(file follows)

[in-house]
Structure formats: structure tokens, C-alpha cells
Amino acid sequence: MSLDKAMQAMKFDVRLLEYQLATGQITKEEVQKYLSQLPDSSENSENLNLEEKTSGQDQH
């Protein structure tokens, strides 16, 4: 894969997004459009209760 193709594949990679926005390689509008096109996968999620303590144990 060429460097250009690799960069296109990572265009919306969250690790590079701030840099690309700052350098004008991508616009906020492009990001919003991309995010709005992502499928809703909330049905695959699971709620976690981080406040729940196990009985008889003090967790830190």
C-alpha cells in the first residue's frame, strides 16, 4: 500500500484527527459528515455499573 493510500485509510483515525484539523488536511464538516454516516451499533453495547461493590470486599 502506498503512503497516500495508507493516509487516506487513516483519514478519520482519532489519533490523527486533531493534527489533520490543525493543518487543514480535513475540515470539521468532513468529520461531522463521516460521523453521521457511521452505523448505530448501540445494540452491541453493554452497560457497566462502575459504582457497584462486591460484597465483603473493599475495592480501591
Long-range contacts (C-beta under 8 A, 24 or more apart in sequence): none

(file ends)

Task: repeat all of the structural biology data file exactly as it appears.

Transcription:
[in-house]
Structure formats: structure tokens, C-alpha cells
Amino acid sequence: MSLDKAMQAMKFDVRLLEYQLATGQITKEEVQKYLSQLPDSSENSENLNLEEKTSGQDQH
């Protein structure tokens, strides 16, 4: 894969997004459009209760 193709594949990679926005390689509008096109996968999620303590144990 060429460097250009690799960069296109990572265009919306969250690790590079701030840099690309700052350098004008991508616009906020492009990001919003991309995010709005992502499928809703909330049905695959699971709620976690981080406040729940196990009985008889003090967790830190």
C-alpha cells in the first residue's frame, strides 16, 4: 500500500484527527459528515455499573 493510500485509510483515525484539523488536511464538516454516516451499533453495547461493590470486599 502506498503512503497516500495508507493516509487516506487513516483519514478519520482519532489519533490523527486533531493534527489533520490543525493543518487543514480535513475540515470539521468532513468529520461531522463521516460521523453521521457511521452505523448505530448501540445494540452491541453493554452497560457497566462502575459504582457497584462486591460484597465483603473493599475495592480501591
Long-range contacts (C-beta under 8 A, 24 or more apart in sequence): none